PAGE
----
ICA Exhibit Explores Impact of Internet on Art Media

Virtual worlds, interactive sculptures, and other creations inspired by the Digital Age occupy the Bridgett and Bruce Evans Family and West Galleries at the Institute of Contemporary Art (ICA). On Feb. 7, the museum opened its Art in the Age of the Internet, 1989 to Today exhibit, which examines the internet’s impact on the artistic world as well as contemporary society.

As the title of the exhibit suggests, the earliest work was created in 1989, the same year the internet was established. The exhibition was three years in the making, and chief curator Eva Respini gathered pieces from personal collections and other institutions as well as from the artists themselves. Most works were created before the inception of the exhibit, except for the virtual reality piece View of Harbor by John Rafman, which was created specifically for the ICA.

The artists who contributed to the exhibition have all had different experiences, spanning multiple generations and originating from vastly diverse backgrounds. Artists used different media to create their pieces, including paint, sculpture, video, photography, and even performance art. With such a wide variety of pieces and artists, visitors are better able to grasp the extensive reach of the internet across contemporary culture.

“Visitors are meant to come away from the show with an understanding of the cultural impact of the internet. The exhibit contains a lot of broader social and political ideas,” said Frank Redner, visitor assistant lead at the ICA.

Each piece in the exhibit displays the vast implications of the internet throughout the exhibition, starting at the entrance. Upon arrival to the collection, visitors come across a video constantly streaming static as well as graphic images of violence. The videos, which surround the viewer, “speak to today’s political and police violence against people of color,” he said.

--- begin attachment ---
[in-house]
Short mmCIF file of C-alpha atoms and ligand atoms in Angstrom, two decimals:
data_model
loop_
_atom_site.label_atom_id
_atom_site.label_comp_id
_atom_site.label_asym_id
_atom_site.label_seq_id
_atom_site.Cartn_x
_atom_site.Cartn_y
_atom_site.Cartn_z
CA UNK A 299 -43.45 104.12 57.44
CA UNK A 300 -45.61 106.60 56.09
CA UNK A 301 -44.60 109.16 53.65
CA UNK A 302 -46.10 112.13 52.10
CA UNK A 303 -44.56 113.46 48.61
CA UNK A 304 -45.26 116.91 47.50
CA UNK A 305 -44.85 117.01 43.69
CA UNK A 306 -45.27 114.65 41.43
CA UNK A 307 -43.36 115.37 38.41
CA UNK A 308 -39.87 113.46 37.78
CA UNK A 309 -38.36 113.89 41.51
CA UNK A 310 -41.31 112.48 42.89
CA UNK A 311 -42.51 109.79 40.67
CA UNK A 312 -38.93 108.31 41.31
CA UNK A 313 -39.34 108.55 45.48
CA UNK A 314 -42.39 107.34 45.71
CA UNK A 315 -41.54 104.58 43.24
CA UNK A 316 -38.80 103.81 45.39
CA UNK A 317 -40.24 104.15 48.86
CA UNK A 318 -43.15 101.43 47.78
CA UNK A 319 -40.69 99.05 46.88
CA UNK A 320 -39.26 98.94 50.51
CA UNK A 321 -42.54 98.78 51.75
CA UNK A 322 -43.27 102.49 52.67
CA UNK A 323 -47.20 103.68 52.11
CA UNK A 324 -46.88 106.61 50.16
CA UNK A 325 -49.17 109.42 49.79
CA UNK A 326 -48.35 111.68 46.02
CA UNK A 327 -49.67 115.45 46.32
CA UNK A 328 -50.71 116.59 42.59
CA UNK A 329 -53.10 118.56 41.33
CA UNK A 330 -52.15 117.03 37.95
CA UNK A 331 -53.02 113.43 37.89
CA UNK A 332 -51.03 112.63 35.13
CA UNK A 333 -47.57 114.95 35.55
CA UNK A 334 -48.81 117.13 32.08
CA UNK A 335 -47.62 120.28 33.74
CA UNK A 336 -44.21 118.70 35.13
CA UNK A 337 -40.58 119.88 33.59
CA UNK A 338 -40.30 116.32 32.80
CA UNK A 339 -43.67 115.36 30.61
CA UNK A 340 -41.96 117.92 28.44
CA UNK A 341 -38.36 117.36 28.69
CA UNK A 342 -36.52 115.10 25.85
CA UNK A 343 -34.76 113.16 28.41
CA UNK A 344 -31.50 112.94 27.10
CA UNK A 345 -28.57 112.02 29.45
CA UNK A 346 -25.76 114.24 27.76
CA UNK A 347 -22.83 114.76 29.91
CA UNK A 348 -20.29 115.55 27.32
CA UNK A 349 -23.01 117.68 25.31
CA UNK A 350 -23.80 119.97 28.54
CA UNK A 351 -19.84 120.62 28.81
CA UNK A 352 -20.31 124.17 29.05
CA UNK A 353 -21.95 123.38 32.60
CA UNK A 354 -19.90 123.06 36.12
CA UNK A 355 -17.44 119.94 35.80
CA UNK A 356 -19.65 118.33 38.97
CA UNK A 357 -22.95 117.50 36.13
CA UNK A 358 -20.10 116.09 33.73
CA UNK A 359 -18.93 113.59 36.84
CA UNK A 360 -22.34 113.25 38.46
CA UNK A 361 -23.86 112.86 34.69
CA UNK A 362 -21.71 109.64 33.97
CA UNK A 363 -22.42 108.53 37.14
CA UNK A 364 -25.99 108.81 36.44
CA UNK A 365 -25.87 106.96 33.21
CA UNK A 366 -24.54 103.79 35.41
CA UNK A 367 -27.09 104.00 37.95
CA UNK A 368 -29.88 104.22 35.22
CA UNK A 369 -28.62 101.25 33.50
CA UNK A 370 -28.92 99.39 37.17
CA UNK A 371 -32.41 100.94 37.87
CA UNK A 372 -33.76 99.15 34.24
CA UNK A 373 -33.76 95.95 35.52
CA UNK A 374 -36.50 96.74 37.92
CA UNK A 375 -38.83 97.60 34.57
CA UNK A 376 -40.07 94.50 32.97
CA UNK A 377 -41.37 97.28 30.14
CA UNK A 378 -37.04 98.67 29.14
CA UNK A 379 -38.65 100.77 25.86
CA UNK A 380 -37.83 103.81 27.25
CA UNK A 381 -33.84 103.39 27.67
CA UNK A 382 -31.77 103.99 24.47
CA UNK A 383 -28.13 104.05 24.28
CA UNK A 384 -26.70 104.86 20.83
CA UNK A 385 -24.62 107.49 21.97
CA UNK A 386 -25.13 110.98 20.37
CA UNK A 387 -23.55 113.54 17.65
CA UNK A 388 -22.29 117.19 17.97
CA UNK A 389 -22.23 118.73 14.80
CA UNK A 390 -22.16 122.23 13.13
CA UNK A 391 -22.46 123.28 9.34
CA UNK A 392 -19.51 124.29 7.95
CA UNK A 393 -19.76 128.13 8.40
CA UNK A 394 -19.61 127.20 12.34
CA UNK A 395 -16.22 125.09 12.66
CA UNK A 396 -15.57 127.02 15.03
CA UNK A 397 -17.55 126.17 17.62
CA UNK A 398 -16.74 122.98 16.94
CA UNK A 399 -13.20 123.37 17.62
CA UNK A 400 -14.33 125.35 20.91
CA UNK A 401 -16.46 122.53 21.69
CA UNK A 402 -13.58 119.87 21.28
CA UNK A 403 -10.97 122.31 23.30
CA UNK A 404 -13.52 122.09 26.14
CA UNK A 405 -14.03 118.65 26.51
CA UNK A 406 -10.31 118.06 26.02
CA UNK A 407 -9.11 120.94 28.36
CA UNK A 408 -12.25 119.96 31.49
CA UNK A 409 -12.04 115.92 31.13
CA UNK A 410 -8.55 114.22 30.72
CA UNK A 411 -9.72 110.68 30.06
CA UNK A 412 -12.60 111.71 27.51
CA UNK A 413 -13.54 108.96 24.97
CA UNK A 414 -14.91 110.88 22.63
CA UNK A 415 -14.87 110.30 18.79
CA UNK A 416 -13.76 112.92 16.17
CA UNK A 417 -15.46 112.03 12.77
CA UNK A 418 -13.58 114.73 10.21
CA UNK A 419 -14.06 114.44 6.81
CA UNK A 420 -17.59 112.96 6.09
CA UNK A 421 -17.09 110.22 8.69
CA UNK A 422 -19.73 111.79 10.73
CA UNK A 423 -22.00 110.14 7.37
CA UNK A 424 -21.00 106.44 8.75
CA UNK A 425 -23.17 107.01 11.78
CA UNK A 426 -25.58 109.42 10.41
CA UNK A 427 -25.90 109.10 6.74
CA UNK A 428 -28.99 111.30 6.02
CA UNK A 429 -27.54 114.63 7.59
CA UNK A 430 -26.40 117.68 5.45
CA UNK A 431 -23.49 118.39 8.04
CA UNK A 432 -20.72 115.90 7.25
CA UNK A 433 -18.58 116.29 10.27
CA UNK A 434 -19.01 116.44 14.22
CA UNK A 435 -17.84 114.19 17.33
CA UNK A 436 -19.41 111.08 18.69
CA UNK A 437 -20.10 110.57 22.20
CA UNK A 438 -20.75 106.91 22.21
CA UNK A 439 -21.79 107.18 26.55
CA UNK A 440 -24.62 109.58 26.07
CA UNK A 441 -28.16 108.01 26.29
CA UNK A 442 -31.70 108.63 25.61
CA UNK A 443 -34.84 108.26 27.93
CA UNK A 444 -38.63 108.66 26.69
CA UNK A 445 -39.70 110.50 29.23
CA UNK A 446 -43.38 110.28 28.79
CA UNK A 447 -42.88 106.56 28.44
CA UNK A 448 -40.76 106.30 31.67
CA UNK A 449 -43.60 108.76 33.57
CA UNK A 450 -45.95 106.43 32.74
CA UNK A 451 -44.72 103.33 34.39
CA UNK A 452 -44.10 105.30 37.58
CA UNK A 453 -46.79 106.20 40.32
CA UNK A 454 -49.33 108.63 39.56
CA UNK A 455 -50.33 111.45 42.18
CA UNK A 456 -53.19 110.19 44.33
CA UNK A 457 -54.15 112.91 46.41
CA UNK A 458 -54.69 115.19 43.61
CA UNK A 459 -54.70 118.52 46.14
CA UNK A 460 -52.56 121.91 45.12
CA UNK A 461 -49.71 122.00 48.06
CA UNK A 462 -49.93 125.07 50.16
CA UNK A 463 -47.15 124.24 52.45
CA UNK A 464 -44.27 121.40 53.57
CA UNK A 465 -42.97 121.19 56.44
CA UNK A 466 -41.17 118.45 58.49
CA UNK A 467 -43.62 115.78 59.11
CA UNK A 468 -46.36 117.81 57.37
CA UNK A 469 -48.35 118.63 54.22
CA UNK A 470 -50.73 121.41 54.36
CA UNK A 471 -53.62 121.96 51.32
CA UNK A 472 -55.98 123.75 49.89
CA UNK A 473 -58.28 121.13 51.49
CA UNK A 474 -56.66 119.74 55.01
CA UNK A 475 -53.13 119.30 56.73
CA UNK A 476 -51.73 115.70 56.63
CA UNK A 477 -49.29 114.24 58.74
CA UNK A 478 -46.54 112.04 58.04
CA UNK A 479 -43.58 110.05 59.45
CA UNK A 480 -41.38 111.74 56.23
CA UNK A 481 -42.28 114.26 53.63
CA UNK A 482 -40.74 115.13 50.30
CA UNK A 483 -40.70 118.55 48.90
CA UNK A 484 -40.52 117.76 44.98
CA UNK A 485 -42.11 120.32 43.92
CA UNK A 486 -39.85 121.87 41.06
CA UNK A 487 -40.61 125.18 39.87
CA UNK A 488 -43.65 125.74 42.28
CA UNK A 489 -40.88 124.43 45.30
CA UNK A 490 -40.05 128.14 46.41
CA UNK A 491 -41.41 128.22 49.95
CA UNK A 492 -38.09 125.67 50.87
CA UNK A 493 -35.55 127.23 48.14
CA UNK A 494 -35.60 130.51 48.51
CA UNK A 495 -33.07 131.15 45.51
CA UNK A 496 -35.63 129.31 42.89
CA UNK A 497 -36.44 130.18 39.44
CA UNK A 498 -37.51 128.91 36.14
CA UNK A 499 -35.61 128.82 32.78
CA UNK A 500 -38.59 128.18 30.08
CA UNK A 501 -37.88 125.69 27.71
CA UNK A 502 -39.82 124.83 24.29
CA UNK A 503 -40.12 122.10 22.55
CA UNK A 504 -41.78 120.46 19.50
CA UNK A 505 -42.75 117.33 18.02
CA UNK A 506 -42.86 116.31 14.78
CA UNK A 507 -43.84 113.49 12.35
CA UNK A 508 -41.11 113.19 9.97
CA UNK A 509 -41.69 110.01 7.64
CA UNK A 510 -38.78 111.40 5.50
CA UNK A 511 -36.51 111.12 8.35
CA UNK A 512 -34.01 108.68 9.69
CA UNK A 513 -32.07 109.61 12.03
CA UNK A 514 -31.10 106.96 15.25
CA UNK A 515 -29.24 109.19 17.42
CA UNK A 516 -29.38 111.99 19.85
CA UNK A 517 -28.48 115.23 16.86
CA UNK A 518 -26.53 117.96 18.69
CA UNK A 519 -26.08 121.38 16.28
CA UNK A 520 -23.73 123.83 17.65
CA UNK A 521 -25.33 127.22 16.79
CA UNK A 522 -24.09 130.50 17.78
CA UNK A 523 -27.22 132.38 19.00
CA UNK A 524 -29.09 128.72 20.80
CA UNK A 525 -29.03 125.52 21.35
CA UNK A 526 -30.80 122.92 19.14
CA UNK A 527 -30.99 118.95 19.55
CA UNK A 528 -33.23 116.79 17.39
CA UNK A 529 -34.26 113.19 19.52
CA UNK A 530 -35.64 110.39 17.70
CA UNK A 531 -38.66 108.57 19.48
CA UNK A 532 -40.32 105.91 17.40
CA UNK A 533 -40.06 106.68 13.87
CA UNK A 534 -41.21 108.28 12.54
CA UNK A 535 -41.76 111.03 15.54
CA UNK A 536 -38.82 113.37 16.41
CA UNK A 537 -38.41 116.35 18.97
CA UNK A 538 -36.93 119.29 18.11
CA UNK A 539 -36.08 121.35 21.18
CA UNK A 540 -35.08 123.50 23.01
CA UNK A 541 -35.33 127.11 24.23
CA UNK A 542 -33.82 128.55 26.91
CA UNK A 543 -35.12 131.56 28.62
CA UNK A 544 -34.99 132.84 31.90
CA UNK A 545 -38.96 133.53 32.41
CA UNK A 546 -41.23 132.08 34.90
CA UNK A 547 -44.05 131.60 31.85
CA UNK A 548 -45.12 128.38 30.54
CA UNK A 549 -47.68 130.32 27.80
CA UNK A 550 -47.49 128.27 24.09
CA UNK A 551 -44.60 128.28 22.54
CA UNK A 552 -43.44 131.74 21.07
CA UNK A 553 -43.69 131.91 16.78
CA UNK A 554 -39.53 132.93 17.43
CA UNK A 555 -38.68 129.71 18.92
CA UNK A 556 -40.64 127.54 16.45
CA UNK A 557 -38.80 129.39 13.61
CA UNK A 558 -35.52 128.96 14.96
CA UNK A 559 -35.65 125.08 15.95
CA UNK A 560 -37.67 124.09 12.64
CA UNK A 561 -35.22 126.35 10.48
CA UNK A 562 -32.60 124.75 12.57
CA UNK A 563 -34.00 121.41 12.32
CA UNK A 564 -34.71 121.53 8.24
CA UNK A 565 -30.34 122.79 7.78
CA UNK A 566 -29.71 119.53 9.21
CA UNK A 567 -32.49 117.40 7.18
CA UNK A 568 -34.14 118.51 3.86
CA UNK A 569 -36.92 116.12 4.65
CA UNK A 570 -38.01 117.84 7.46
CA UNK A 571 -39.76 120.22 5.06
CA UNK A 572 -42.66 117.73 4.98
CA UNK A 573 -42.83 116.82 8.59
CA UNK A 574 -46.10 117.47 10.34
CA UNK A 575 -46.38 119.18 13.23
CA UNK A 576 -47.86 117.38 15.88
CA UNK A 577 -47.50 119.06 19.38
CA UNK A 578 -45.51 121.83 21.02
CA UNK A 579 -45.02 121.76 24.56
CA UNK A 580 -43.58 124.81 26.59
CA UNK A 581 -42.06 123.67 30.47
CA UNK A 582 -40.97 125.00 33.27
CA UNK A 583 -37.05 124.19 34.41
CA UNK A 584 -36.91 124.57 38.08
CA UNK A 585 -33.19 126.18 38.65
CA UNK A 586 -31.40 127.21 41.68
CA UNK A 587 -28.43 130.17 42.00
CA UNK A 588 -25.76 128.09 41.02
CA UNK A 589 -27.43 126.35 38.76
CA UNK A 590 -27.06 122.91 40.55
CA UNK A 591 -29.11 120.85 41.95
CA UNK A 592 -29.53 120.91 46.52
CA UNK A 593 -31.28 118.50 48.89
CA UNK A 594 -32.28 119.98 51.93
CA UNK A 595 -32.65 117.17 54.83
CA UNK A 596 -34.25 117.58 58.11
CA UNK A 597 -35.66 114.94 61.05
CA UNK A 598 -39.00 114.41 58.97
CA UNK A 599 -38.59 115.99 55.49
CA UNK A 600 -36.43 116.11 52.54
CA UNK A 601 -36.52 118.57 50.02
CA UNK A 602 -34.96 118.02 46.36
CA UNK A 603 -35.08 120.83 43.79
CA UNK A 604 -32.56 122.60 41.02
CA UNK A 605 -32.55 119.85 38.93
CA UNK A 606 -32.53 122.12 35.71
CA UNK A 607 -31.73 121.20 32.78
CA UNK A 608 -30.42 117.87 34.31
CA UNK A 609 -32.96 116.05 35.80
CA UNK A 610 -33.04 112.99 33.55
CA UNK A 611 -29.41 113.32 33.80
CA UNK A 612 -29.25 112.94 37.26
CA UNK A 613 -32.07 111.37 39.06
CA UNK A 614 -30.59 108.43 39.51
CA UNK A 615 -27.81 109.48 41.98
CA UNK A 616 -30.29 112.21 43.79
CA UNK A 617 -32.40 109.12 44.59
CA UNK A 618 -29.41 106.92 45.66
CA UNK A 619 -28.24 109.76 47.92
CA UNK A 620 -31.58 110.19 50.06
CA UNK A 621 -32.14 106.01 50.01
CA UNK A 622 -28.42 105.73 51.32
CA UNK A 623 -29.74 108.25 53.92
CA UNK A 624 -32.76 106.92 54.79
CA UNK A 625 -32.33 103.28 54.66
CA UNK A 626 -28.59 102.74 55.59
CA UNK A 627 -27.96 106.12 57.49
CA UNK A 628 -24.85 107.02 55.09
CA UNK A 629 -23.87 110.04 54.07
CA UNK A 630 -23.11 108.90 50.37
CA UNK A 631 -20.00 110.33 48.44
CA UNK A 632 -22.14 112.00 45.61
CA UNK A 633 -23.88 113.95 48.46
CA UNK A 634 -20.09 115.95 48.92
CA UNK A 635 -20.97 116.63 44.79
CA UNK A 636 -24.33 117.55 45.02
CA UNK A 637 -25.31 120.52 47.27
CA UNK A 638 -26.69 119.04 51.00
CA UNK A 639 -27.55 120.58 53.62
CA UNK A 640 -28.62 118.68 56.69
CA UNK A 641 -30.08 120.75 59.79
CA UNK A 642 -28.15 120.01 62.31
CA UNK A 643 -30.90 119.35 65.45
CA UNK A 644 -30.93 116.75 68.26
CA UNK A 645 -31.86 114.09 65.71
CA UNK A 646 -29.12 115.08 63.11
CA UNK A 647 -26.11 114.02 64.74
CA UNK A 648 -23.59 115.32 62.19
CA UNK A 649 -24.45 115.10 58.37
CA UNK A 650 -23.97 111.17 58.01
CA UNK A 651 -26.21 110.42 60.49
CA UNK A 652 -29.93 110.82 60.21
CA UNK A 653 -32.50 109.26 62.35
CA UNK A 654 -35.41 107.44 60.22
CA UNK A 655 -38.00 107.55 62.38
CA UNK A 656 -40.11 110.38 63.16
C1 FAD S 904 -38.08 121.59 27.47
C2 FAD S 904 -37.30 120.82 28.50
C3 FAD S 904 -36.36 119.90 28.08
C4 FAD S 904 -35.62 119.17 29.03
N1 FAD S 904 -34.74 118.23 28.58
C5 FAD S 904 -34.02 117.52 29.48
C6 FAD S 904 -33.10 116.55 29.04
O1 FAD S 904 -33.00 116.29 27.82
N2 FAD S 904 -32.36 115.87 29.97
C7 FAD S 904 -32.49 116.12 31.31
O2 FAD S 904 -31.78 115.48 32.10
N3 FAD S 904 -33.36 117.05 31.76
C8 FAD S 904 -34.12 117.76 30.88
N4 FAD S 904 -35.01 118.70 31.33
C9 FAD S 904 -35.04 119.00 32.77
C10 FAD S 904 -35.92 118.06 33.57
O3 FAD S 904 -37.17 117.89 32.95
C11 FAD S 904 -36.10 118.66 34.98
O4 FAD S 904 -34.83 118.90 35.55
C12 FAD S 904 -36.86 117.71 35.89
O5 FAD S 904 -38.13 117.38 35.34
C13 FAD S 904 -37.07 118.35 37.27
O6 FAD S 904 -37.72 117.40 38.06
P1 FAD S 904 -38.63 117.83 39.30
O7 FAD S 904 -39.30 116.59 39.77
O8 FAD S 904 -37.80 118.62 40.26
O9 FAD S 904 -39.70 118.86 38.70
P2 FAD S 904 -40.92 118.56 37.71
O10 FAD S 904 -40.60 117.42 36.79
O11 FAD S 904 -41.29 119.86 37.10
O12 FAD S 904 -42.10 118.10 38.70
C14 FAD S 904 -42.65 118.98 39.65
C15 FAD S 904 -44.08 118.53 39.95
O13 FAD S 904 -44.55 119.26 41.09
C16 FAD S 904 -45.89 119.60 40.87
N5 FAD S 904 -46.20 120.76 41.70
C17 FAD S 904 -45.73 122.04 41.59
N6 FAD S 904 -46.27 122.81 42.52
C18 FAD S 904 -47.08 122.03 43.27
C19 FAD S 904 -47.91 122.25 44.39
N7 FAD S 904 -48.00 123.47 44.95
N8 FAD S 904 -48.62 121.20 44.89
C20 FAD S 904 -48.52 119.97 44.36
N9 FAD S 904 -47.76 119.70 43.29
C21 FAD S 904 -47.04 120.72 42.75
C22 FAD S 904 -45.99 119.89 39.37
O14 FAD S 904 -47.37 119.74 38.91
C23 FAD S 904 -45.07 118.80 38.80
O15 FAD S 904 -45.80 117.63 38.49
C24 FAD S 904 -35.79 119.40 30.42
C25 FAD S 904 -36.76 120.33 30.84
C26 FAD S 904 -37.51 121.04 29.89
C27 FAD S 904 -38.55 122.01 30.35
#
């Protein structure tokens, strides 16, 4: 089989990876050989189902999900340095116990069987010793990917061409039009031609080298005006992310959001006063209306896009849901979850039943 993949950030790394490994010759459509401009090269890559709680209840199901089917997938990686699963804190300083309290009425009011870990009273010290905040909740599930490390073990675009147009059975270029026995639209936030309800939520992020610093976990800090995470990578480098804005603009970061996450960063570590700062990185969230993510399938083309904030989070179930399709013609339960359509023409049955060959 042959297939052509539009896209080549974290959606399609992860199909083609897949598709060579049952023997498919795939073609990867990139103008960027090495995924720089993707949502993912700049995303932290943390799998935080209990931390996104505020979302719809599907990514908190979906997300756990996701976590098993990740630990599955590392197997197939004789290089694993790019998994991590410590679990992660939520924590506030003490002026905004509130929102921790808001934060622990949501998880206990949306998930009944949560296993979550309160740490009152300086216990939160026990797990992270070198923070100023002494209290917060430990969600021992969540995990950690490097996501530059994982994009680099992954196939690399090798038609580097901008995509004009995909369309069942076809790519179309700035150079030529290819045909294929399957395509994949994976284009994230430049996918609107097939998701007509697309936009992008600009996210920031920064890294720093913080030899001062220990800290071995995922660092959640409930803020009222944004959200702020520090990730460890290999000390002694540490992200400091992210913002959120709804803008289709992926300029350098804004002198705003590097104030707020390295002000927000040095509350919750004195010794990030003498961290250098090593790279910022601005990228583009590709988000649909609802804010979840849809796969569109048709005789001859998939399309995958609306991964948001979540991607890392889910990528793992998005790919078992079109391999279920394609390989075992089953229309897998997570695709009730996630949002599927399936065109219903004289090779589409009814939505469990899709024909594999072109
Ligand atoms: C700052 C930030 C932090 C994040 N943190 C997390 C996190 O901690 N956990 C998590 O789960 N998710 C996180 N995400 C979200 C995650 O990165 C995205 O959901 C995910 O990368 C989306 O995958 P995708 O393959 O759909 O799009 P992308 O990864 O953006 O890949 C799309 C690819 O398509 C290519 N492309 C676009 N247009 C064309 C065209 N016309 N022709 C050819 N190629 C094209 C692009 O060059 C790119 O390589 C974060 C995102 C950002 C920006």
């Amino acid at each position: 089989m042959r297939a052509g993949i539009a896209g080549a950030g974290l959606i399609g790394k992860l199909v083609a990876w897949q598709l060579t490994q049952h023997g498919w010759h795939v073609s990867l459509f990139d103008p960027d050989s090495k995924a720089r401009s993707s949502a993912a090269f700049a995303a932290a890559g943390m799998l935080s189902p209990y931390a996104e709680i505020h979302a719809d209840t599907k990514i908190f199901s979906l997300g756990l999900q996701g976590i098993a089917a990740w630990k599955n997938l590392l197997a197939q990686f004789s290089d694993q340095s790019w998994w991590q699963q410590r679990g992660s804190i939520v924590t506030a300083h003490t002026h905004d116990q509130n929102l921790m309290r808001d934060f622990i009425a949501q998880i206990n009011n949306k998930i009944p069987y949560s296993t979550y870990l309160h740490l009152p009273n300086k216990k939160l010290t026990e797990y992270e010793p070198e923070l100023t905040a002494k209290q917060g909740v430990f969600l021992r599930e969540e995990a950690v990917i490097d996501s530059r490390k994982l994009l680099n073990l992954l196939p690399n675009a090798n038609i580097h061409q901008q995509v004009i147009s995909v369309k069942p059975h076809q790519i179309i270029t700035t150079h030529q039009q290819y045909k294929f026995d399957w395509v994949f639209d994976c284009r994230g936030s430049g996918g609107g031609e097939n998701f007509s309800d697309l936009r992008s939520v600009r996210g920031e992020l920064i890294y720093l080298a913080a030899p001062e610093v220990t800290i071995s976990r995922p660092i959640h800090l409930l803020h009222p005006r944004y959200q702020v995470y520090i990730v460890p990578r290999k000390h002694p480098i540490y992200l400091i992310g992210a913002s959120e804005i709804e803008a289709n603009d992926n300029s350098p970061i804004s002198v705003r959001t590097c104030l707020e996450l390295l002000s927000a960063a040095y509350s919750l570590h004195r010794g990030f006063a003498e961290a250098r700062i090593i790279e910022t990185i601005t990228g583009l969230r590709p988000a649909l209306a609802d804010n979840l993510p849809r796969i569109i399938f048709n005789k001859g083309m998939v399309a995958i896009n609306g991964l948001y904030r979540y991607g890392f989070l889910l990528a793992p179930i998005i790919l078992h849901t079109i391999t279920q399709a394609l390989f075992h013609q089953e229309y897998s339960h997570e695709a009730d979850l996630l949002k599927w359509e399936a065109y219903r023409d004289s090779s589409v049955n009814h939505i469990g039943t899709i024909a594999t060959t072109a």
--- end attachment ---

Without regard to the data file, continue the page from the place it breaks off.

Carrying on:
Technology is intertwined with police violence as well as other themes. Ideas explored within the exhibition include surveillance, the control of information, and the human body, which are all examined in the context of the internet.

Respini incorporated a variety of mediums which explore a specific theme. Some pieces are more traditional paintings and sculptures simply to be observed by visitors, while others invite the viewer to interact. A video sculpture titled Graft and Ash for a Three Monitor Workstation by artist Sondra Perry encourages the viewer to sit at a stationary bicycle while watching an avatar of the artist and listening to music created by computers. The combination of the stationary bike, video, and digital soundtracks are meant to describe the experience of the artist and other black people in contemporary America.

The exhibition, containing a variety of interactive and stationary pieces, will remain at the ICA until May 20. Until then, visitors to the museum can continue to explore the internet’s revolutionary influence on the art world and witness its wide-ranging effect on their own lives.

Curator Eva Respini, according to Redner, “wanted to have an exhibit not only about using the internet as a medium, but also about how all media used in art is affected by the huge cultural phenomenon of the internet.”

Featured Image by Catherine Cremens / Heights Editor